DNA test to help send vagrant children home
Updated: 2011-12-28 08:52
By He Dan (China Daily)
BEIJING - A vagrant boy sat all huddled up in a corner of Beijing Railway Station, trying to keep himself warm in the chilly wind on Tuesday afternoon.
A teenager, unsure of his identity and living on a street corner near Beijing Railway Station, is helped by China Daily photographer Wang Jing on Tuesday before being taken to a care center. [Wang Jing/China Daily]
He could only remember that he was 16 and that his home was far away from Beijing but failed to provide other vital information such as his name or home address.
Two officials from the social assistance center for the homeless in Beijing's Dongcheng district came to his assistance within half an hour of receiving a passer-by's call. The boy was taken to the center's office for some paper work and then sent to a shelter for the homeless in Fengtai district.
"Our center handles about three or four similar cases every month. Those whose family cannot be contacted immediately are sent to the shelter," said Cao Hui, an official who came to the railway station to pick up the boy.
The method of collecting vagrants and sending them to shelters would include an extra step by 2013, according to a notice jointly issued by eight government departments, including the Ministry of Civil Affairs (MCA), on Monday.
The circular required the public security, urban management authorities and rescue centers nationwide to collect blood samples from vagrant children. Their DNA information will be recorded and checked against the national DNA database to see if these could be matched with that of missing children's parents', in case they were kidnapped or stolen by criminals.
The eight government departments will start a year-long national campaign in 2012, aiming to return street children to their homes, which will be led by the MCA.
The MCA urged provincial governments to set up special offices to coordinate the campaign.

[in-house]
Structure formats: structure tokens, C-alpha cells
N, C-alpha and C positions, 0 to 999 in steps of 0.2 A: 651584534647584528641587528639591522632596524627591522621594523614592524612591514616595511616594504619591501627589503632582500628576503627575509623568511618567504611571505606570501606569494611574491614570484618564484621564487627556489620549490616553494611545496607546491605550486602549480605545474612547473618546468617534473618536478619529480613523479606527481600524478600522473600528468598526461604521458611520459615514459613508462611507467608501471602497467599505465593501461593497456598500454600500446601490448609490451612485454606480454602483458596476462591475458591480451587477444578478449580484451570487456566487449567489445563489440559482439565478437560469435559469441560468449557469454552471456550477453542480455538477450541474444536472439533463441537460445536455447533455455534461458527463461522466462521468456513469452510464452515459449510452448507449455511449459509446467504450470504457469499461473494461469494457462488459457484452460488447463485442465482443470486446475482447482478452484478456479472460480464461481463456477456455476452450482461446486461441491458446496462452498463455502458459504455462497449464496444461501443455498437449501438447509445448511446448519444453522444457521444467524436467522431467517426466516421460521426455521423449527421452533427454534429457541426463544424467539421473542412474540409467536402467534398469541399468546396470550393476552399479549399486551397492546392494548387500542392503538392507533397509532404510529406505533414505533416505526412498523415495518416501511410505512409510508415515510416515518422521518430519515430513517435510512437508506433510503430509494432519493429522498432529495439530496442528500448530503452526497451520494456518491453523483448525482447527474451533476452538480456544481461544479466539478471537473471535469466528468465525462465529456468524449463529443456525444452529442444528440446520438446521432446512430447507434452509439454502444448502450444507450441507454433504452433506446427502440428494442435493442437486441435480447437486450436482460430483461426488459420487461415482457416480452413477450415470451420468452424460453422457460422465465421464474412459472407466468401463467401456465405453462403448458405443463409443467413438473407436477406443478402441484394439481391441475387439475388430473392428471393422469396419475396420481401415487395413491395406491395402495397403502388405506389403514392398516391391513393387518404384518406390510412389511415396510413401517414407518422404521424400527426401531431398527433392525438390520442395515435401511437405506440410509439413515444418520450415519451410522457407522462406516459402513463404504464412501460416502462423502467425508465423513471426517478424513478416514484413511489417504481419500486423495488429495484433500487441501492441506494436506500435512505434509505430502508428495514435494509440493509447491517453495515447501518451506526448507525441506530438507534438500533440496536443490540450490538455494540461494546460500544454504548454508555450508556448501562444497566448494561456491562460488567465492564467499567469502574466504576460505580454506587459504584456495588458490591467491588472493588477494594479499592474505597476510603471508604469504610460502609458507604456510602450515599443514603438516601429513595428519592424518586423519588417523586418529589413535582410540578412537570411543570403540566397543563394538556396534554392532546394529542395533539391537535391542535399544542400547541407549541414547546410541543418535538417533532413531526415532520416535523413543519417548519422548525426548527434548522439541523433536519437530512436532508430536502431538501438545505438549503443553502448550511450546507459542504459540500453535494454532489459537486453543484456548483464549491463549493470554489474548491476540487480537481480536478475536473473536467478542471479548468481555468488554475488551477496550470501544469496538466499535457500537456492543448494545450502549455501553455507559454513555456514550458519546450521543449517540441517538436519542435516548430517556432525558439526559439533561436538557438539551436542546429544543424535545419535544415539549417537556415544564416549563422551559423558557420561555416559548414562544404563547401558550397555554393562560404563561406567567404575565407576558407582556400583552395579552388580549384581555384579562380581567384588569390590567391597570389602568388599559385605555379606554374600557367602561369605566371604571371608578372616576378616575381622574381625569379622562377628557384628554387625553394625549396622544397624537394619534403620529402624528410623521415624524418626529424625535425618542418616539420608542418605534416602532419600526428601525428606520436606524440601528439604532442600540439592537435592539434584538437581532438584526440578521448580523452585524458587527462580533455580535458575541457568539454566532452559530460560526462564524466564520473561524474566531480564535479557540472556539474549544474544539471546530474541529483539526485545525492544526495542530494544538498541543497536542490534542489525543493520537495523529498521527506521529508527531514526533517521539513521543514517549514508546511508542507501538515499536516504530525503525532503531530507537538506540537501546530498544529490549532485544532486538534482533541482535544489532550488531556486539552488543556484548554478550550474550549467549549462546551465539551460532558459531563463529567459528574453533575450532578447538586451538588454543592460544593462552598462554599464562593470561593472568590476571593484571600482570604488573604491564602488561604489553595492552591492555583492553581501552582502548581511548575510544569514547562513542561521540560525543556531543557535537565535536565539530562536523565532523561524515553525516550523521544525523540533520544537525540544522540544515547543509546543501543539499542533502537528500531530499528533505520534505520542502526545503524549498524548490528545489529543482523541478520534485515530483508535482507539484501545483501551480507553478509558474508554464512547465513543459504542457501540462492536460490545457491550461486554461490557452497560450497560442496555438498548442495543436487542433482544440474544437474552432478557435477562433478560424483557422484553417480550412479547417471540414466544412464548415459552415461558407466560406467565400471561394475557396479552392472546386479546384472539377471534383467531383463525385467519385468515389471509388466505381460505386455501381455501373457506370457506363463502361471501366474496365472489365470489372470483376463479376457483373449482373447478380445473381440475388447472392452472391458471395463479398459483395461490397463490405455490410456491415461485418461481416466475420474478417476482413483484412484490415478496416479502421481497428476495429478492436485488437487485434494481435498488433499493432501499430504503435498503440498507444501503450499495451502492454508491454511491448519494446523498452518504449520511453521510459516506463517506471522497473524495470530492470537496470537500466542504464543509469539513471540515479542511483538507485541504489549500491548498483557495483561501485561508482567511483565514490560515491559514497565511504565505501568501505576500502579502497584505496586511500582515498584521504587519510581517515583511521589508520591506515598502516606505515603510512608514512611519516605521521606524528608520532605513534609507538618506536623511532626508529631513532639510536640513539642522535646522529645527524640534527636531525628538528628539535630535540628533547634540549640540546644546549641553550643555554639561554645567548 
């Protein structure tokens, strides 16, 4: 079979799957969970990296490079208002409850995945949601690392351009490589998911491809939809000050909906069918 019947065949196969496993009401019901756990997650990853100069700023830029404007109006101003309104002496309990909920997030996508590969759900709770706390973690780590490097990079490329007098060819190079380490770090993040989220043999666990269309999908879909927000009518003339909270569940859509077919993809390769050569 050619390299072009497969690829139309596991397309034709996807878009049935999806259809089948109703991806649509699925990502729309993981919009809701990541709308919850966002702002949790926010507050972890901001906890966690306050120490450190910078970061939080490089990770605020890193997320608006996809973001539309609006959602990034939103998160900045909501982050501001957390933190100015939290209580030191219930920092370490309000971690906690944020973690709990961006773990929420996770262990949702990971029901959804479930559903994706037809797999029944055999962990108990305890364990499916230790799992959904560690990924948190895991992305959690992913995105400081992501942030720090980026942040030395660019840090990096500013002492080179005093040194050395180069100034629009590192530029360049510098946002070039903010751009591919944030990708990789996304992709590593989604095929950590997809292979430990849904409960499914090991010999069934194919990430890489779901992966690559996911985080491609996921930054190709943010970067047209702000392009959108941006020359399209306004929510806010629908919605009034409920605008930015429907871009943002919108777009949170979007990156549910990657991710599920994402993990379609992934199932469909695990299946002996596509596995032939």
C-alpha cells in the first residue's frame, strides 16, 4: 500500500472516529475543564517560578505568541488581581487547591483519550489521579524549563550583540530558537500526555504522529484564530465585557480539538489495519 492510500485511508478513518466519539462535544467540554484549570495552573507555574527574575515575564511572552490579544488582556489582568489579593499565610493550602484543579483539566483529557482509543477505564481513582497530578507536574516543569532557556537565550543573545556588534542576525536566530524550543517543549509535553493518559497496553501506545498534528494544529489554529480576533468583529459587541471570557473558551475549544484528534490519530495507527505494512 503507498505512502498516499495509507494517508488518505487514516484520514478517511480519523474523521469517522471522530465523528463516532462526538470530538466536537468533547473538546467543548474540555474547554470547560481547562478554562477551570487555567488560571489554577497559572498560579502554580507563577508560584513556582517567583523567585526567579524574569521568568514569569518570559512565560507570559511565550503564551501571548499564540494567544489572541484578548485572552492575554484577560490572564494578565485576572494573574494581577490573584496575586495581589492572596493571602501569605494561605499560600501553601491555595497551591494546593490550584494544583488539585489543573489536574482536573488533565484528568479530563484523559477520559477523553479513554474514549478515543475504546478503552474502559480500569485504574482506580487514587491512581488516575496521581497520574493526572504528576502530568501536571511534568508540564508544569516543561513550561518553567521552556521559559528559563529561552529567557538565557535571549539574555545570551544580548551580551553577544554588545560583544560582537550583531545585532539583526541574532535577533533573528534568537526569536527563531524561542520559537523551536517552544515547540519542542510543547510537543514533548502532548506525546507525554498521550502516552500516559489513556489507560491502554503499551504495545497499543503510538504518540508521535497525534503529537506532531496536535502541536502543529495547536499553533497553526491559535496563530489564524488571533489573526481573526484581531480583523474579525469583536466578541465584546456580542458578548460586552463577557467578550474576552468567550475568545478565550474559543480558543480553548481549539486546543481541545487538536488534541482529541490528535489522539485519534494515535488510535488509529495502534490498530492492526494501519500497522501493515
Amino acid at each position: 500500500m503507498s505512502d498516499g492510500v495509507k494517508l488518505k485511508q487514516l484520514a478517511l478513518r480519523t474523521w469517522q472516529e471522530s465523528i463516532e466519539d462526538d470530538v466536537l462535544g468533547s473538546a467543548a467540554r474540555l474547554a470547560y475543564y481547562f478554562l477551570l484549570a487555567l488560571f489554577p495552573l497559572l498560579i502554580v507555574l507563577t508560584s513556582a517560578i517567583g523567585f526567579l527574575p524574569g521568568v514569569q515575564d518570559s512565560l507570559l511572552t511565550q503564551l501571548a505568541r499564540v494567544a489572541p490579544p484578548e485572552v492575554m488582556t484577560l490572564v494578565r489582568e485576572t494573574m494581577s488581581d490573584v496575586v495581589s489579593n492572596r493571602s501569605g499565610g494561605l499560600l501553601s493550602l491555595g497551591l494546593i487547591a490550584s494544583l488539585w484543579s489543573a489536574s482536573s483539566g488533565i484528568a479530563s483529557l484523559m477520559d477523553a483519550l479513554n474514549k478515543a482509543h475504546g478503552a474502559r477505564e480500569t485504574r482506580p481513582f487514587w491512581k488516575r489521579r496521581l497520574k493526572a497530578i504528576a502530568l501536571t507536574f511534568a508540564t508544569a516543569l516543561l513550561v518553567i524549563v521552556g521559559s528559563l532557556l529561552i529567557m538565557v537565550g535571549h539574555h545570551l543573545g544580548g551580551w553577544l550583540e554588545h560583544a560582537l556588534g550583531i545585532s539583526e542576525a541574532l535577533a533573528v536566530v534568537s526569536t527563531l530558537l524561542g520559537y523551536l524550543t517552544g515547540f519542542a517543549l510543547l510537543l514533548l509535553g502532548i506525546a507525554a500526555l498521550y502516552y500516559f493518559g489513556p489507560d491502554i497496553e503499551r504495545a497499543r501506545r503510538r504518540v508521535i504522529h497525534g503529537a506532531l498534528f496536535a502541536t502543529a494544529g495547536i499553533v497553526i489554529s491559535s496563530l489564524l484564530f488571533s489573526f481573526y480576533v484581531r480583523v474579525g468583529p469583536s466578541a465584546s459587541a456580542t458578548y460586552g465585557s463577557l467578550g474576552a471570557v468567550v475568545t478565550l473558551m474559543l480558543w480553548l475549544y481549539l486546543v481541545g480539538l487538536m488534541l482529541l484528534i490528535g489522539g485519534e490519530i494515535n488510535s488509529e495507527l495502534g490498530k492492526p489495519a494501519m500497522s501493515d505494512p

Civil Affairs minister Li Liguo said on Monday that the ministry will speed up revising the management regulations related to the homeless and beggars in cities, introduced in 2003. Detailed rules about how different government departments should cooperate with each other to help vagrant children would be formulated in the revised regulation.
The notice also urged the civil affairs authorities to organize social workers to provide one-on-one psychological counseling and aid services to street children.
Educational authorities in locations where the vagrant children are originally from are required to facilitate their returning to schools or vocational institutions. Those from poor families can have their school fees reduced or waived.
Yu Jianrong, a professor with the Chinese Academy of Social Sciences and an initiator of a grassroots campaign to help child beggars, begun in January, applauded the government's consistent efforts to help street children to resume a normal life.
"The notice definitely shows the government's determination to keep children away from begging or performing on the street."
"However, seeing no vagrant children on the street doesn't mean all problems have been solved. The government should make more efforts to improve the social security network for children," he added.
Ablikim has been working with a non-governmental organization in Urumqi of Northwest China's Xinjiang Uygur autonomous region that has helped about 300 children - originally from Xinjiang who turned up on the streets of more prosperous cities, begging and picking pockets - to reunite with their families or put them in child rescue centers.
The 27-year-old Uygur volunteer, urged the police to carefully check the identities of adults who brought several children to the railway station or bus stops, as they could well be human traffickers.